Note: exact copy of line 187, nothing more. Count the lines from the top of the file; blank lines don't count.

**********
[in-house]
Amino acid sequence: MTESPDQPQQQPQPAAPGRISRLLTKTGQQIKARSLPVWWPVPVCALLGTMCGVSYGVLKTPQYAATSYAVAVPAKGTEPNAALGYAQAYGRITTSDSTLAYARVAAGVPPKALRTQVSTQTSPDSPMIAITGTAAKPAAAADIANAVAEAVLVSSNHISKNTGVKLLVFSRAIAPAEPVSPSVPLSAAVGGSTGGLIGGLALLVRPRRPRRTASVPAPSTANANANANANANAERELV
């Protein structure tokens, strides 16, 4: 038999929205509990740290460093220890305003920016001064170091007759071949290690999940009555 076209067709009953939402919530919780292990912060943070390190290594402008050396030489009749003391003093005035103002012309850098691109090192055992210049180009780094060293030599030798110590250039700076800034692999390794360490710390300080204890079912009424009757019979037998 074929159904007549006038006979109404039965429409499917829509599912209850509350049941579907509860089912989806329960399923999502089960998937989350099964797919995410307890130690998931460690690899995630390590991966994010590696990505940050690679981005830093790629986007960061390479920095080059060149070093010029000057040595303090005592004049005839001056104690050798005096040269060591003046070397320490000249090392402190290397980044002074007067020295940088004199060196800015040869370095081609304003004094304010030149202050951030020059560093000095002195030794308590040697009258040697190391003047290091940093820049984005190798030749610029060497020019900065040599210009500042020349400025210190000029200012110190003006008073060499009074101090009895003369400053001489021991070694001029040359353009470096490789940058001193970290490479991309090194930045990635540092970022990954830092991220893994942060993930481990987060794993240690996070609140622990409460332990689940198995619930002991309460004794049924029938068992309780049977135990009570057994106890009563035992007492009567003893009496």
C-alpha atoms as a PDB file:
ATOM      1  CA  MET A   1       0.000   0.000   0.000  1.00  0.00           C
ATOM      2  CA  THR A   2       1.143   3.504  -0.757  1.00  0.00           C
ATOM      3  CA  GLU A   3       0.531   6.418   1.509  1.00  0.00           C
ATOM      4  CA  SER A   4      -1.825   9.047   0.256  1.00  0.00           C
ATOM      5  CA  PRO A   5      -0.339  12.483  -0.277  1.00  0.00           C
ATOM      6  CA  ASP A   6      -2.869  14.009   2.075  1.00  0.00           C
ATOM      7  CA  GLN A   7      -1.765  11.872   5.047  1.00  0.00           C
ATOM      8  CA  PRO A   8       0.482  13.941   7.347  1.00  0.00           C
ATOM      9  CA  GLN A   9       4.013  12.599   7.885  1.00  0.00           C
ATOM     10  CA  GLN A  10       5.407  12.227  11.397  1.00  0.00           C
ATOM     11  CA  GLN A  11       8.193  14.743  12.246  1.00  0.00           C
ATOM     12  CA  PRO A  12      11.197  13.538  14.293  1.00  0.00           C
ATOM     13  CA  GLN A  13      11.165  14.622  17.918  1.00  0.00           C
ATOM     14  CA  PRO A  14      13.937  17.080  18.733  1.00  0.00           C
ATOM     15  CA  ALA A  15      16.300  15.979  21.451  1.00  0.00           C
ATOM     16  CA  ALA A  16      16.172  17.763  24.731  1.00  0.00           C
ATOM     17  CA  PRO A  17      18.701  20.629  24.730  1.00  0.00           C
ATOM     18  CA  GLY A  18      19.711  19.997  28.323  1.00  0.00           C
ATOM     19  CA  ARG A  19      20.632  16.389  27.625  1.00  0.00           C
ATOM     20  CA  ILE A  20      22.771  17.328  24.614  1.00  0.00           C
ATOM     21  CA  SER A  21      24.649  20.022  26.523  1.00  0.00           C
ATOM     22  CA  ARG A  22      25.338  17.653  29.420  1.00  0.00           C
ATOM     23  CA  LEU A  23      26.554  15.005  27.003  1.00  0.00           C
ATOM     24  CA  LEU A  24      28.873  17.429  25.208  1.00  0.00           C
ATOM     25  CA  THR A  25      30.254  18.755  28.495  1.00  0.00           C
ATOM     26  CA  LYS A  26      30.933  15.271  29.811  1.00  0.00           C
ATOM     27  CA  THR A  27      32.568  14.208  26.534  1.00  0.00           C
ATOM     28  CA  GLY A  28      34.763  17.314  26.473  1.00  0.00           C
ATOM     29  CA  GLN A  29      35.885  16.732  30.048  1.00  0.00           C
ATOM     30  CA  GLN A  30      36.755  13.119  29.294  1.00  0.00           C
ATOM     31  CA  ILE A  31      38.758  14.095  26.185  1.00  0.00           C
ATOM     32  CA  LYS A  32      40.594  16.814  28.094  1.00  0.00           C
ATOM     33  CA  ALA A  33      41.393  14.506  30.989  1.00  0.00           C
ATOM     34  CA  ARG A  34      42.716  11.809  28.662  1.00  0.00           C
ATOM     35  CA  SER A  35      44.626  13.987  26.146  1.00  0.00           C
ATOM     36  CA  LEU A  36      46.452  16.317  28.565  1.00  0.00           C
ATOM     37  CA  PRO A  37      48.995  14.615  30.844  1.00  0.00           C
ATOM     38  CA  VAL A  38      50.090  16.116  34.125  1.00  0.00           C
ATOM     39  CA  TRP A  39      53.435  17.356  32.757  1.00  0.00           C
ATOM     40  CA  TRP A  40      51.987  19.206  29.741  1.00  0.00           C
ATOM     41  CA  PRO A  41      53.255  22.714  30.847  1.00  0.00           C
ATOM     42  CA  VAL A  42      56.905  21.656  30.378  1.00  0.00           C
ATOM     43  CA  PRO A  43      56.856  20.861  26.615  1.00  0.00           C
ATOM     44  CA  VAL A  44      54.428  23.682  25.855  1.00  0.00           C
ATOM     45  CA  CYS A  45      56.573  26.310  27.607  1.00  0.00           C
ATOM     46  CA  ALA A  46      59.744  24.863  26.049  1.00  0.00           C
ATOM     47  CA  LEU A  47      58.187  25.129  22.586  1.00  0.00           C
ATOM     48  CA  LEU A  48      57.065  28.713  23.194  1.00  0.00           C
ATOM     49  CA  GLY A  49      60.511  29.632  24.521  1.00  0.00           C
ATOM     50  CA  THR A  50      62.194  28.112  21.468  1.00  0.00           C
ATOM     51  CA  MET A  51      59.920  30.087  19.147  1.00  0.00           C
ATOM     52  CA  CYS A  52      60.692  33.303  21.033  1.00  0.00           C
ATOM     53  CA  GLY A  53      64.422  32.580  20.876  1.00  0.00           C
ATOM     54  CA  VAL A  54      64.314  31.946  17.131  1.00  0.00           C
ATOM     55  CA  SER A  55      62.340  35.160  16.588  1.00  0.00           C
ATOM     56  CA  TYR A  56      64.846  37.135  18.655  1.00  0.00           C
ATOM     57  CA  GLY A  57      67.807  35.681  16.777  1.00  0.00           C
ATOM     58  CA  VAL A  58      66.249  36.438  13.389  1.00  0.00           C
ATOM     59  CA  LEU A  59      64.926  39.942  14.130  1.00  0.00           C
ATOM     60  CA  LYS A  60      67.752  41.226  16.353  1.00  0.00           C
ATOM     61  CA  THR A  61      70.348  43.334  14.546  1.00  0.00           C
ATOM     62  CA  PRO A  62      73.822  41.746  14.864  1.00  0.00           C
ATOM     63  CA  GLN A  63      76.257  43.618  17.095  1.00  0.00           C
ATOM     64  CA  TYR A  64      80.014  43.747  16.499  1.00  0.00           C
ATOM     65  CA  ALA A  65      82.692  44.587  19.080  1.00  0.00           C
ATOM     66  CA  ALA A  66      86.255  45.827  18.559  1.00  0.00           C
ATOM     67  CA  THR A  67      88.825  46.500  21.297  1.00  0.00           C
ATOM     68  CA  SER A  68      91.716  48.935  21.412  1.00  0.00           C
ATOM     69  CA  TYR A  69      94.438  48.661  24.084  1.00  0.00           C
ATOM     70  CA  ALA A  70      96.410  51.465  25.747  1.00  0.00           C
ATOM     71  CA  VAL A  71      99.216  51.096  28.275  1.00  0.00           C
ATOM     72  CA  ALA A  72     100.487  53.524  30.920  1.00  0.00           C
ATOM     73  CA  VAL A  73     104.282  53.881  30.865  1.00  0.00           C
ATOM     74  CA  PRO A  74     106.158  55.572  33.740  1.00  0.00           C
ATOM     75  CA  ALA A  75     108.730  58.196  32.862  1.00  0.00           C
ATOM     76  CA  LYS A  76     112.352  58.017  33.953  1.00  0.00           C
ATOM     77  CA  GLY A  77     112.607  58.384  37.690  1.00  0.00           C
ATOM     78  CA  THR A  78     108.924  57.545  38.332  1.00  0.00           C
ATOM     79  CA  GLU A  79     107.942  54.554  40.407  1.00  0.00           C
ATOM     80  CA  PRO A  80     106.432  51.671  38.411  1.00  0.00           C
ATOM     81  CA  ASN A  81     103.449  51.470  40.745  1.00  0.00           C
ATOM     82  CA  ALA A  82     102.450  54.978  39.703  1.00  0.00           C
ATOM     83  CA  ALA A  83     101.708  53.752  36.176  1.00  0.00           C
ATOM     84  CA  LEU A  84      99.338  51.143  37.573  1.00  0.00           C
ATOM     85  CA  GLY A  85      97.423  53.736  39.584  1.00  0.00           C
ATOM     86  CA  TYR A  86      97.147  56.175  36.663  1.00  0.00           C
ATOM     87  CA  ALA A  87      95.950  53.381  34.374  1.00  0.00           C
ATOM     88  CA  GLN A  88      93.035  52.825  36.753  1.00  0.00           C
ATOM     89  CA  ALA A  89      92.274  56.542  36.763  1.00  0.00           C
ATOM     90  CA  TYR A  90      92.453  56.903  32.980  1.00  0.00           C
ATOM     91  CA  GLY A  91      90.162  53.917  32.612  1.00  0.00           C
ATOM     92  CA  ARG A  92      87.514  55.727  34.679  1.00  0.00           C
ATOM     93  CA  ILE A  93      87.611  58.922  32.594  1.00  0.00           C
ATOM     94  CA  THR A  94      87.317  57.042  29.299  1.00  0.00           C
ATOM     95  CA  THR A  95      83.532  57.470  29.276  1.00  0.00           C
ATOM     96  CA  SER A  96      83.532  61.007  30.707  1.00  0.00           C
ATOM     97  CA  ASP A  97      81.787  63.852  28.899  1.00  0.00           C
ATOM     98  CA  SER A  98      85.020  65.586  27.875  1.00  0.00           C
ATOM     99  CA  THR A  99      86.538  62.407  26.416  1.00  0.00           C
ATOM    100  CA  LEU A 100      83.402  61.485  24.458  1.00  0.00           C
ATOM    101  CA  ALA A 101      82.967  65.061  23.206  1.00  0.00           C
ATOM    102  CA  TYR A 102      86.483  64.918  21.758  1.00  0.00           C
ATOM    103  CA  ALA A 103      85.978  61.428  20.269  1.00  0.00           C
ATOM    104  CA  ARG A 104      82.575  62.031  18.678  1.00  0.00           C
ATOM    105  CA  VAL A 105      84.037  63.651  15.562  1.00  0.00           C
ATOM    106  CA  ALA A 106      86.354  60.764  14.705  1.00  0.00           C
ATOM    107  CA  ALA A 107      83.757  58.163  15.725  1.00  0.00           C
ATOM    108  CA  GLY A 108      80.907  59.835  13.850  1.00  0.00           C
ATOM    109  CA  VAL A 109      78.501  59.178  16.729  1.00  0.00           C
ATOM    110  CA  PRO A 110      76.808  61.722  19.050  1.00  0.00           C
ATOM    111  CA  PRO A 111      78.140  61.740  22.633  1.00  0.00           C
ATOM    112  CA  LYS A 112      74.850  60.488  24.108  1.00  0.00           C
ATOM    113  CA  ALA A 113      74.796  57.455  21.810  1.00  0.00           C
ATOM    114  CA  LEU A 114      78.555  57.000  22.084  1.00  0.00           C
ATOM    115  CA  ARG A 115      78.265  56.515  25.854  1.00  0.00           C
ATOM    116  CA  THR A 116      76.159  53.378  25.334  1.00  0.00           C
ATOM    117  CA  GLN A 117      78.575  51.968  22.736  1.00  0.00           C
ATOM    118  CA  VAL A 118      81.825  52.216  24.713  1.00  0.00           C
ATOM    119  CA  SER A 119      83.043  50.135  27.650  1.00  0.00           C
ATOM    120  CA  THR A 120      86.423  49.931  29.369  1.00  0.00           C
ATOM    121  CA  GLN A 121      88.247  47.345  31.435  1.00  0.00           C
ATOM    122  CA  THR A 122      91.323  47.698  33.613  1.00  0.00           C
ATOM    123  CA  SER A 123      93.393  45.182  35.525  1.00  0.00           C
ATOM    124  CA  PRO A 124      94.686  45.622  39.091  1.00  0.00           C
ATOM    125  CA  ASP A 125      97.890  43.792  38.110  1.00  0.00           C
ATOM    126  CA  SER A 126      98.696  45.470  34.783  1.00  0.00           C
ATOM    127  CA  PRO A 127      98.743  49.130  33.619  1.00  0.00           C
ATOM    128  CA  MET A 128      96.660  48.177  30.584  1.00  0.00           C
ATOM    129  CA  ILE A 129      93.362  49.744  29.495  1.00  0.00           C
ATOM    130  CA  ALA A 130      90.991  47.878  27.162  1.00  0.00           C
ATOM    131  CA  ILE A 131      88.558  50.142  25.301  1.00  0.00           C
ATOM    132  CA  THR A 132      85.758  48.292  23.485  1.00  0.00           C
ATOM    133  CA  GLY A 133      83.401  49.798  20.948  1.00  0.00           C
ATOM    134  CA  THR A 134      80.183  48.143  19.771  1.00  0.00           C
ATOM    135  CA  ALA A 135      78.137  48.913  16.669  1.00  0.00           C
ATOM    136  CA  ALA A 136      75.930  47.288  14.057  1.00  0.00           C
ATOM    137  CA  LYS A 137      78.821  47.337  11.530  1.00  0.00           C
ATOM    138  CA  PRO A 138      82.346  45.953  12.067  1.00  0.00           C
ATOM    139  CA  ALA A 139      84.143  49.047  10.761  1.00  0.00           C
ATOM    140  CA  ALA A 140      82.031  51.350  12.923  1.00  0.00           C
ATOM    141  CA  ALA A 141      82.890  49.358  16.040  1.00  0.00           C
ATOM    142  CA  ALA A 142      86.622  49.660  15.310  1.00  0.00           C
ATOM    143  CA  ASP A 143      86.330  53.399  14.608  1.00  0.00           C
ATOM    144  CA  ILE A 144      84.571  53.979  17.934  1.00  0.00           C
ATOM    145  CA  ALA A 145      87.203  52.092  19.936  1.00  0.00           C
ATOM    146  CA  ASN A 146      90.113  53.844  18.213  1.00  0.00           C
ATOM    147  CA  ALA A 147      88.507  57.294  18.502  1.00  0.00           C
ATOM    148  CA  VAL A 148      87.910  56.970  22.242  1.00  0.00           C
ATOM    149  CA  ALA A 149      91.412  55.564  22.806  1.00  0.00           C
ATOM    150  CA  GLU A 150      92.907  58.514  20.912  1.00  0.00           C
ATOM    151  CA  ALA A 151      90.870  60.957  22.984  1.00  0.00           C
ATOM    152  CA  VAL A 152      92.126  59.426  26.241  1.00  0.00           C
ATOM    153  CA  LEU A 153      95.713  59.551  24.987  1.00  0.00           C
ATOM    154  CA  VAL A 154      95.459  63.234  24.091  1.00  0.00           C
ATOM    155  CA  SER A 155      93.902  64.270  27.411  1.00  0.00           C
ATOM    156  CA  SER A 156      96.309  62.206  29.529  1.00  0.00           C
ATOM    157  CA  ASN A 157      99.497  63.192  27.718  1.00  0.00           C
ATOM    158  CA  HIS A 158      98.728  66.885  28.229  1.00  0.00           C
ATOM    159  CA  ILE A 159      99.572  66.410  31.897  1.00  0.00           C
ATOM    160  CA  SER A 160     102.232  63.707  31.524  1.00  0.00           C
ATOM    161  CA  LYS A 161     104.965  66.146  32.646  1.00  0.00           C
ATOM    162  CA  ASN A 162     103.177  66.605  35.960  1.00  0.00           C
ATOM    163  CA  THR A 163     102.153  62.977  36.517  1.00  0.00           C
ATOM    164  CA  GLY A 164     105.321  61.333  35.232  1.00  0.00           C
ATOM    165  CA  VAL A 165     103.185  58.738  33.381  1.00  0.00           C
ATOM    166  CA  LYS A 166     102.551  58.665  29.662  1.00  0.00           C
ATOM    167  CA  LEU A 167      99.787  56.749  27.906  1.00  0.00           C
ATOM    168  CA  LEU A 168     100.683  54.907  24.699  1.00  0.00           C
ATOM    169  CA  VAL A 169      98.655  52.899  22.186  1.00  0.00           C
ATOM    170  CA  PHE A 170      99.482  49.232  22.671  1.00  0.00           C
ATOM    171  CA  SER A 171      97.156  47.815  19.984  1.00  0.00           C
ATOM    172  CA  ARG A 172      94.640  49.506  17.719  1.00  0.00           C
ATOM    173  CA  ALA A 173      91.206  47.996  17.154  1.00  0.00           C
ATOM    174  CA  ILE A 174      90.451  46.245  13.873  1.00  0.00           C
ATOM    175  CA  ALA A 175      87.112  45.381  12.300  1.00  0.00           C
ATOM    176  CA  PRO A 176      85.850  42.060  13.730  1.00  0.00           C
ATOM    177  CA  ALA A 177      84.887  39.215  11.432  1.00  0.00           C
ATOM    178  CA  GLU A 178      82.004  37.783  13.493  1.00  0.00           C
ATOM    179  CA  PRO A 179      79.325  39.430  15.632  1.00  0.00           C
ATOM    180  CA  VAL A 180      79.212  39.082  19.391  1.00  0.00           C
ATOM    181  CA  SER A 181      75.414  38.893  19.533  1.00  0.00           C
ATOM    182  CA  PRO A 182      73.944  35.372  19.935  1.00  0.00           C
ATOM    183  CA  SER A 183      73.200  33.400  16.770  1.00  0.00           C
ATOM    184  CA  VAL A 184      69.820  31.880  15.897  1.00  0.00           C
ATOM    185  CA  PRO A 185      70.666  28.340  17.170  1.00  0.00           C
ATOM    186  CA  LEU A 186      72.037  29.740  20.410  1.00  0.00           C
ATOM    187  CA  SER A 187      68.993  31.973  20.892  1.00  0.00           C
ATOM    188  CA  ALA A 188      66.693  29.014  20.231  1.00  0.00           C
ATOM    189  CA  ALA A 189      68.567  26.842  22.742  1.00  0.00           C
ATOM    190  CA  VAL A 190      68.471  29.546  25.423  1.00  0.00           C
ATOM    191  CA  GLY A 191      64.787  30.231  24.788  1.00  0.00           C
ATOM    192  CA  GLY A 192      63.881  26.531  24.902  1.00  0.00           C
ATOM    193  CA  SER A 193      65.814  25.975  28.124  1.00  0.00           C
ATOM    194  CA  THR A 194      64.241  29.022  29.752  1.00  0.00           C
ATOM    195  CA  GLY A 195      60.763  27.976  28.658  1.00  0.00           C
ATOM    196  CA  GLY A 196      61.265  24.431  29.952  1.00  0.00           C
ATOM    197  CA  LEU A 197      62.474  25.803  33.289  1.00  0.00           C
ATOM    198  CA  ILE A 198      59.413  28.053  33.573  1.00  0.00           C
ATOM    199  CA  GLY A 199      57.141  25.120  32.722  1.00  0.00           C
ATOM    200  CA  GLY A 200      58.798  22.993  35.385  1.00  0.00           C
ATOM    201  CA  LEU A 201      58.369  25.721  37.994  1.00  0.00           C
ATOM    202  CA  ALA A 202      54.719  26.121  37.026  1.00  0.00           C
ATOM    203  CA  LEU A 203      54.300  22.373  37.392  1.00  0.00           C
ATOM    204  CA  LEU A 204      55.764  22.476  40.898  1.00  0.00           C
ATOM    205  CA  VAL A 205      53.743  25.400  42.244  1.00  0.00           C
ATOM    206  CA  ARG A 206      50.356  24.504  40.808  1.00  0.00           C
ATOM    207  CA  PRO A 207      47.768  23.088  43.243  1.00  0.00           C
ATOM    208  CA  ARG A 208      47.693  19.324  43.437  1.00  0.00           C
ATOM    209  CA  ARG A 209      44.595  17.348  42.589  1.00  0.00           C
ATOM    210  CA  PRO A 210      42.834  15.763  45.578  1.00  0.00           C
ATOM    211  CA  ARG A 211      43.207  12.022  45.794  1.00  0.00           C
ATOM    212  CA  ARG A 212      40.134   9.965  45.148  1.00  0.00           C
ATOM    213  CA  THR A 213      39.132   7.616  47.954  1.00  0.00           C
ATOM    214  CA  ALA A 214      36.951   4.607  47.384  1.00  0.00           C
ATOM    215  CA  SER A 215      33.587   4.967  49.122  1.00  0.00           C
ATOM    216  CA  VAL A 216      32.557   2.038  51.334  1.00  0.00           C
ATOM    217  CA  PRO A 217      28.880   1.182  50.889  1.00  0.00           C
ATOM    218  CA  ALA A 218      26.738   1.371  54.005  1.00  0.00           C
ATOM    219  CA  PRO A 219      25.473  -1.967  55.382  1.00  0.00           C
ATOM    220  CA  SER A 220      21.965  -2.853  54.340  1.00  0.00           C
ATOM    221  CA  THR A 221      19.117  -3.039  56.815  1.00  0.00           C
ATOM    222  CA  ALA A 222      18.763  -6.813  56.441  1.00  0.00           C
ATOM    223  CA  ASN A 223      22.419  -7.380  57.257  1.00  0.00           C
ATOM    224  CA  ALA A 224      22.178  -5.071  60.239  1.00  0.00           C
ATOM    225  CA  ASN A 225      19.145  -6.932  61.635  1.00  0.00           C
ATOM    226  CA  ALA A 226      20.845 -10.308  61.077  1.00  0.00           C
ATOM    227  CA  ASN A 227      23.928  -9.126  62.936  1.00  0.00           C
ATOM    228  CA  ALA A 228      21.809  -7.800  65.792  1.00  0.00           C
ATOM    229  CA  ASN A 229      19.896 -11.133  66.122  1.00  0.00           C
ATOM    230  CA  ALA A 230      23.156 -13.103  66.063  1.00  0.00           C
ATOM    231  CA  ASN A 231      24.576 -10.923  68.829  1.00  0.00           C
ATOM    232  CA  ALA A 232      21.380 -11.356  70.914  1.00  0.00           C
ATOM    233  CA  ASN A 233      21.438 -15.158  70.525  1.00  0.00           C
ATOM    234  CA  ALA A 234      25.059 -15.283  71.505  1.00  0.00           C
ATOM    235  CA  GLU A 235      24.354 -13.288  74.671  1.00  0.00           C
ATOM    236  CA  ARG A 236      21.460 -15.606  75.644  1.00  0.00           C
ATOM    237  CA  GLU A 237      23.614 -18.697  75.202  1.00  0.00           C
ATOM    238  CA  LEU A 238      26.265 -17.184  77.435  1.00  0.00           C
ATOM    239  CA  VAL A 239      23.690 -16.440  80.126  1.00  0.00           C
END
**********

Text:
ATOM    183  CA  SER A 183      73.200  33.400  16.770  1.00  0.00           C